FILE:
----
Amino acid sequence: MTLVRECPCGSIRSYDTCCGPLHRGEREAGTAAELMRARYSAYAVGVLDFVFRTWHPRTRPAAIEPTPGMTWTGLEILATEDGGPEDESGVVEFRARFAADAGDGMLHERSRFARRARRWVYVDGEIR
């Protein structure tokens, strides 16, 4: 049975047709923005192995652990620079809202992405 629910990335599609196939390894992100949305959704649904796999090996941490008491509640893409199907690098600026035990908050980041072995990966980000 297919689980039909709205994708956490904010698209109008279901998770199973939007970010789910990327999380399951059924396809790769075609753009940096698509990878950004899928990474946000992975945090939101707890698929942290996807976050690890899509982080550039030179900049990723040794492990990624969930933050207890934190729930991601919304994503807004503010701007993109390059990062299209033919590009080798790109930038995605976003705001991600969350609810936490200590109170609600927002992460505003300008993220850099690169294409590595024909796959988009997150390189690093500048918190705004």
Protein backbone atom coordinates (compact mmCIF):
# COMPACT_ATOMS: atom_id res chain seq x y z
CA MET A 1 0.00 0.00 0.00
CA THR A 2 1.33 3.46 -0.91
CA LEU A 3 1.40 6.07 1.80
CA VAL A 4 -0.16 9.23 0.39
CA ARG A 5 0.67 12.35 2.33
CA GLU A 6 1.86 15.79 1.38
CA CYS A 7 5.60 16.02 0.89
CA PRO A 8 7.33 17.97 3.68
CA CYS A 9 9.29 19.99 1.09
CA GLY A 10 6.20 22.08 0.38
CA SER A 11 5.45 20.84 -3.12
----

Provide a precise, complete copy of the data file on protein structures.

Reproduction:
Amino acid sequence: MTLVRECPCGSIRSYDTCCGPLHRGEREAGTAAELMRARYSAYAVGVLDFVFRTWHPRTRPAAIEPTPGMTWTGLEILATEDGGPEDESGVVEFRARFAADAGDGMLHERSRFARRARRWVYVDGEIR
């Protein structure tokens, strides 16, 4: 049975047709923005192995652990620079809202992405 629910990335599609196939390894992100949305959704649904796999090996941490008491509640893409199907690098600026035990908050980041072995990966980000 297919689980039909709205994708956490904010698209109008279901998770199973939007970010789910990327999380399951059924396809790769075609753009940096698509990878950004899928990474946000992975945090939101707890698929942290996807976050690890899509982080550039030179900049990723040794492990990624969930933050207890934190729930991601919304994503807004503010701007993109390059990062299209033919590009080798790109930038995605976003705001991600969350609810936490200590109170609600927002992460505003300008993220850099690169294409590595024909796959988009997150390189690093500048918190705004």
Protein backbone atom coordinates (compact mmCIF):
# COMPACT_ATOMS: atom_id res chain seq x y z
CA MET A 1 0.00 0.00 0.00
CA THR A 2 1.33 3.46 -0.91
CA LEU A 3 1.40 6.07 1.80
CA VAL A 4 -0.16 9.23 0.39
CA ARG A 5 0.67 12.35 2.33
CA GLU A 6 1.86 15.79 1.38
CA CYS A 7 5.60 16.02 0.89
CA PRO A 8 7.33 17.97 3.68
CA CYS A 9 9.29 19.99 1.09
CA GLY A 10 6.20 22.08 0.38
CA SER A 11 5.45 20.84 -3.12